At meetings on the 21st and 22nd, at which the Presidency and others were present, the ordinance of anointing with oil and of blessing was attended to, many glorious visions were beheld, and the ministration of angels was enjoyed. On the 28th and 30th,

the several quorums of the authorities of The Church met and were set in order. The holy anointing was further attended to and more angelic visions were beheld. A similar meeting was held on the 1st of February.

The next day, in the school house, President Rigdon delivered an animated discourse, chiefly on the scattering and gathering of Israel, and "the Spirit bore record that the Lord was well pleased." During the same month a number of other meetings and councils were held, at which more visions were seen by some of the brethren.

About this time, Joseph, Sidney, and other brethren were engaged in learning Hebrew, under the teaching of Professor Seixas.

On the 25th, President Rigdon's wife was very sick, but after being administered to by Joseph and other brethren she began to recover.

On the 3rd of March, the Presidency and several quorums met to consider certain resolutions concerning licenses, at which time Joseph said, “Equal rights and privileges, is my motto; and one man is as good as another, if he behaves as well; and that all men should be esteemed alike, without regard to distinctions of an official nature.” Joseph was nominated as chairman of conference to sign licenses, and Sidney as chairman pro tem.

On the 13th, the Presidency and Twelve decided that they move to Zion (Western Missouri) on or before May 15th, if the way was opened before them.

On the 18th, Sidney preached a fine discourse at the funeral of Susan Johnson.

On the morning of the 27th, in solemn assembly, at the dedication of the Kirtland Temple, President Rigdon opened and closed by prayer, and also preached two and a half hours, among other things showing that conflicting sects and parties and diversity of religious sentiment ever had obtained and ever would obtain when people were not led by present revelation.

President F. G. Williams said that while President Rigdon was offering the first prayer, an angel entered the window, took his seat between Father Smith and President Williams, and remained there during the prayer. Many glorious visions were beheld, and Joseph said the temple was filled with angels. He offered the dedicatory prayer. A bright light, like a pillar of fire, rested upon the

temple, and the people in the neighborhood "were astonished at what was transpiring."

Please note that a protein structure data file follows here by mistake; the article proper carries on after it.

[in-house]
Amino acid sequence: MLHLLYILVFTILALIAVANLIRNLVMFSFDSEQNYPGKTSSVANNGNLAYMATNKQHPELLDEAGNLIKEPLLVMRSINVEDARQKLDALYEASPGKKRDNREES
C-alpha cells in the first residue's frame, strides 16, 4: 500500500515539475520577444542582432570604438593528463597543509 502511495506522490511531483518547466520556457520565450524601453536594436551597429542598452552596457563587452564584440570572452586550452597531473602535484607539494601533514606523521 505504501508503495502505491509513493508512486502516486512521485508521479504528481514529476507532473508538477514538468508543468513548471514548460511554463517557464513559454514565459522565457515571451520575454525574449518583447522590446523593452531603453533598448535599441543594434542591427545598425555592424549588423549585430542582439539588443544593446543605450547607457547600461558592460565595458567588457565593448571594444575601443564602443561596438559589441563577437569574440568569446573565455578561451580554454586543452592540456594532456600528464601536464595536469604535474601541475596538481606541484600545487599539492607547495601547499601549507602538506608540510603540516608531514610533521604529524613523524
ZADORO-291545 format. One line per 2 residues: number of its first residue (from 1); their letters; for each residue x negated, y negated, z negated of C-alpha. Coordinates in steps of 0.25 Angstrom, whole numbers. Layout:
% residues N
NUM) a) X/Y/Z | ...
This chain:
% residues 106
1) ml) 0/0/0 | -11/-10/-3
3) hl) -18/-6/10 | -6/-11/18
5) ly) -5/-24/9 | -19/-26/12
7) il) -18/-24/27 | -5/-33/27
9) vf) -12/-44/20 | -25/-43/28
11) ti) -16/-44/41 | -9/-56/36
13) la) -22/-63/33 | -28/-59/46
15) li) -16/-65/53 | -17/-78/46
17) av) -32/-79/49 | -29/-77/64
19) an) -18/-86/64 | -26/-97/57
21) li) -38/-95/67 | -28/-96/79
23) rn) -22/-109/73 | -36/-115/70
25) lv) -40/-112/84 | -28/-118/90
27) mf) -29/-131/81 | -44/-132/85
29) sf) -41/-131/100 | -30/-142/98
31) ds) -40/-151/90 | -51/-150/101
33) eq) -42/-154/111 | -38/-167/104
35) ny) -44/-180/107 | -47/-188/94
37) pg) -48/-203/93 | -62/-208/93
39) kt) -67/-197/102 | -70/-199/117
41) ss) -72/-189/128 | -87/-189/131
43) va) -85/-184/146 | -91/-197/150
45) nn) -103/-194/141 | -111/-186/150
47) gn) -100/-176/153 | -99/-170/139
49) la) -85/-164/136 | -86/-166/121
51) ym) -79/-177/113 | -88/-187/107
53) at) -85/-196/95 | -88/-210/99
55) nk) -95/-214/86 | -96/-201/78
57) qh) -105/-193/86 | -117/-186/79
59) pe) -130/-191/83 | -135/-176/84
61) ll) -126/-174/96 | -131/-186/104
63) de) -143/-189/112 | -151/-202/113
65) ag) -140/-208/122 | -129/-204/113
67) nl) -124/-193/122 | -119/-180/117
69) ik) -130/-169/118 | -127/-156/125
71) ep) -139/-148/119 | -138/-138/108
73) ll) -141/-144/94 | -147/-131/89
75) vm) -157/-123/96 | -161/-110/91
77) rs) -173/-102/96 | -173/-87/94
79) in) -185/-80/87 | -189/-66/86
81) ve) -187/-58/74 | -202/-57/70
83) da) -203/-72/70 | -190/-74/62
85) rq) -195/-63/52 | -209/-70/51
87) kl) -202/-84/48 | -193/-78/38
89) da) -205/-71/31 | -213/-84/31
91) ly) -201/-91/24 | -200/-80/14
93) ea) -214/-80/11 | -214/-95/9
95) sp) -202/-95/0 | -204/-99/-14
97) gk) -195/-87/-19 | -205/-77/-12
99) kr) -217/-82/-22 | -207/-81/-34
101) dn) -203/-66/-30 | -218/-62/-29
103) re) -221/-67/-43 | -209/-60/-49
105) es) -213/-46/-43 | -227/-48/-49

On the 29th, Joseph, F. G. Williams, Sidney, Hyrum Smith, and Oliver Cowdery met in the most holy place in the Lord's house, and sought for revelation concerning going west. During the meeting, Sidney washed the feet of Joseph Smith, Jr., and his father, also of Hyrum Smith. Joseph washed Sidney's feet, and Hyrum washed David Whitmer's and Oliver Cowdery's. The feet of many other brethren were washed also, on that day and the next.

On the 31st, the temple services were repeated.

In a Council meeting, April 2, Sidney Rigdon and F. G. Williams were appointed a committe to devise means to discharge the debts of the printing company.

On May 27th, Joseph Smith's grand mother, Mary Smith, died. Sidney Rigdon delivered the address at her funeral.

Presidents F. G. Williams and Sidney Rigdon, June 16, presided in a High Council meeting at the trial of Preserved Harris and Isaac McWithy.

On the 25th of July, Joseph, Sidney, Oliver Cowdery, F. G. Williams and Hyrum Smith wrote to W. W. Phelps and others, in Missouri, advising them not to be the first aggressors, but to be wise and prudent, to preserve peace with all, and to stand by the constitution. Also one to John Thornton and others, of Liberty, Clay County, concerning the Missouri troubles.

The same afternoon, Joseph, Sidney, Hyrum Smith, and Oliver Cowdery left Kirtland and in the evening took steamer at Fairport, arriving at Buffalo, N. Y., next evening. Thence they took a line boat for Utica, arriving there on the morning of the 29th, then took rail for Schenectady, on the first passenger car on the new road, being six hours traveling eighty miles, and by rail also to Albany, arriving the same evening. There, next day, they went on the steamer Erie, which had a race with the steamer Rochester, the Erie arriving at New York a few hours ahead. Thence by steamer to Providence, and from there to Boston by rail, arriving at Salem, Mass., early in August. There they hired a house and engaged in preaching and teaching, returning to Kirtland in September.

A conference in the house of the Lord, December 22, was attended by the First Presidency and other authorities of The